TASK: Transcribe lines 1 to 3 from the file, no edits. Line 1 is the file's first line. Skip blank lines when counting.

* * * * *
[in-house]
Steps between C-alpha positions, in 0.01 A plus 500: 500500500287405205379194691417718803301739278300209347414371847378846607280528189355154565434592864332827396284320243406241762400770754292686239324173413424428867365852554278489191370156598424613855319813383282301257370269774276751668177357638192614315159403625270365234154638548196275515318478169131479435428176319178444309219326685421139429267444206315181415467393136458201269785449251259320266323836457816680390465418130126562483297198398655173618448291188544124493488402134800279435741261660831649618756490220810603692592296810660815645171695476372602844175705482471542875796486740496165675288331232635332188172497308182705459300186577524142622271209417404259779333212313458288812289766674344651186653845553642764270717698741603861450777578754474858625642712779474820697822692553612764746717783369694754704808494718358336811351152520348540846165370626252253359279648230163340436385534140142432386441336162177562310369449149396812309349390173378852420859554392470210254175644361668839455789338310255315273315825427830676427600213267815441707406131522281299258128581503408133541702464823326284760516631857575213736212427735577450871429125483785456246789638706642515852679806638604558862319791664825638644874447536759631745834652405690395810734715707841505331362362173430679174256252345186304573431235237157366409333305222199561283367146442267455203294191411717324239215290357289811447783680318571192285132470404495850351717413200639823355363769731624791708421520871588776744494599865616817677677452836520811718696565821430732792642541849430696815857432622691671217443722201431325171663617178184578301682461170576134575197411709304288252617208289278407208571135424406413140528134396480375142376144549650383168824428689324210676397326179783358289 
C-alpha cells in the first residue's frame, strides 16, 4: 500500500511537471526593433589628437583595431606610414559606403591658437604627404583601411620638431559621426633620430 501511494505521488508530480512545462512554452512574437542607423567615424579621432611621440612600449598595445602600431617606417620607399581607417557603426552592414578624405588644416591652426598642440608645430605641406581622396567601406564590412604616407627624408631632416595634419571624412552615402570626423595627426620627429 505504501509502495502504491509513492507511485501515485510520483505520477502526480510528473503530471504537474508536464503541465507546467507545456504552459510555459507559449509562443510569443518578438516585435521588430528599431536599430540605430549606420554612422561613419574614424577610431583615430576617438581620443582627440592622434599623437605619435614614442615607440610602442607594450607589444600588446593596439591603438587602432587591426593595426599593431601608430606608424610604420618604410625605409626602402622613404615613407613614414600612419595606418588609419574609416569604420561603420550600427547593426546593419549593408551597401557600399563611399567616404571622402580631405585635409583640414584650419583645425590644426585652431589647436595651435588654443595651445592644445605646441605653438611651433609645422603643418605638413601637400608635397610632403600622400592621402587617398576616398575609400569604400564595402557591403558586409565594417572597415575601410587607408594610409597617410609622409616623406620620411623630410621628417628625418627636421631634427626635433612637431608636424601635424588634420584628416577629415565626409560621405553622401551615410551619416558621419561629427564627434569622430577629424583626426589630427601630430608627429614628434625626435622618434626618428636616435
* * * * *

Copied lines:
[in-house]
Steps between C-alpha positions, in 0.01 A plus 500: 500500500287405205379194691417718803301739278300209347414371847378846607280528189355154565434592864332827396284320243406241762400770754292686239324173413424428867365852554278489191370156598424613855319813383282301257370269774276751668177357638192614315159403625270365234154638548196275515318478169131479435428176319178444309219326685421139429267444206315181415467393136458201269785449251259320266323836457816680390465418130126562483297198398655173618448291188544124493488402134800279435741261660831649618756490220810603692592296810660815645171695476372602844175705482471542875796486740496165675288331232635332188172497308182705459300186577524142622271209417404259779333212313458288812289766674344651186653845553642764270717698741603861450777578754474858625642712779474820697822692553612764746717783369694754704808494718358336811351152520348540846165370626252253359279648230163340436385534140142432386441336162177562310369449149396812309349390173378852420859554392470210254175644361668839455789338310255315273315825427830676427600213267815441707406131522281299258128581503408133541702464823326284760516631857575213736212427735577450871429125483785456246789638706642515852679806638604558862319791664825638644874447536759631745834652405690395810734715707841505331362362173430679174256252345186304573431235237157366409333305222199561283367146442267455203294191411717324239215290357289811447783680318571192285132470404495850351717413200639823355363769731624791708421520871588776744494599865616817677677452836520811718696565821430732792642541849430696815857432622691671217443722201431325171663617178184578301682461170576134575197411709304288252617208289278407208571135424406413140528134396480375142376144549650383168824428689324210676397326179783358289 
C-alpha cells in the first residue's frame, strides 16, 4: 500500500511537471526593433589628437583595431606610414559606403591658437604627404583601411620638431559621426633620430 501511494505521488508530480512545462512554452512574437542607423567615424579621432611621440612600449598595445602600431617606417620607399581607417557603426552592414578624405588644416591652426598642440608645430605641406581622396567601406564590412604616407627624408631632416595634419571624412552615402570626423595627426620627429 505504501509502495502504491509513492507511485501515485510520483505520477502526480510528473503530471504537474508536464503541465507546467507545456504552459510555459507559449509562443510569443518578438516585435521588430528599431536599430540605430549606420554612422561613419574614424577610431583615430576617438581620443582627440592622434599623437605619435614614442615607440610602442607594450607589444600588446593596439591603438587602432587591426593595426599593431601608430606608424610604420618604410625605409626602402622613404615613407613614414600612419595606418588609419574609416569604420561603420550600427547593426546593419549593408551597401557600399563611399567616404571622402580631405585635409583640414584650419583645425590644426585652431589647436595651435588654443595651445592644445605646441605653438611651433609645422603643418605638413601637400608635397610632403600622400592621402587617398576616398575609400569604400564595402557591403558586409565594417572597415575601410587607408594610409597617410609622409616623406620620411623630410621628417628625418627636421631634427626635433612637431608636424601635424588634420584628416577629415565626409560621405553622401551615410551619416558621419561629427564627434569622430577629424583626426589630427601630430608627429614628434625626435622618434626618428636616435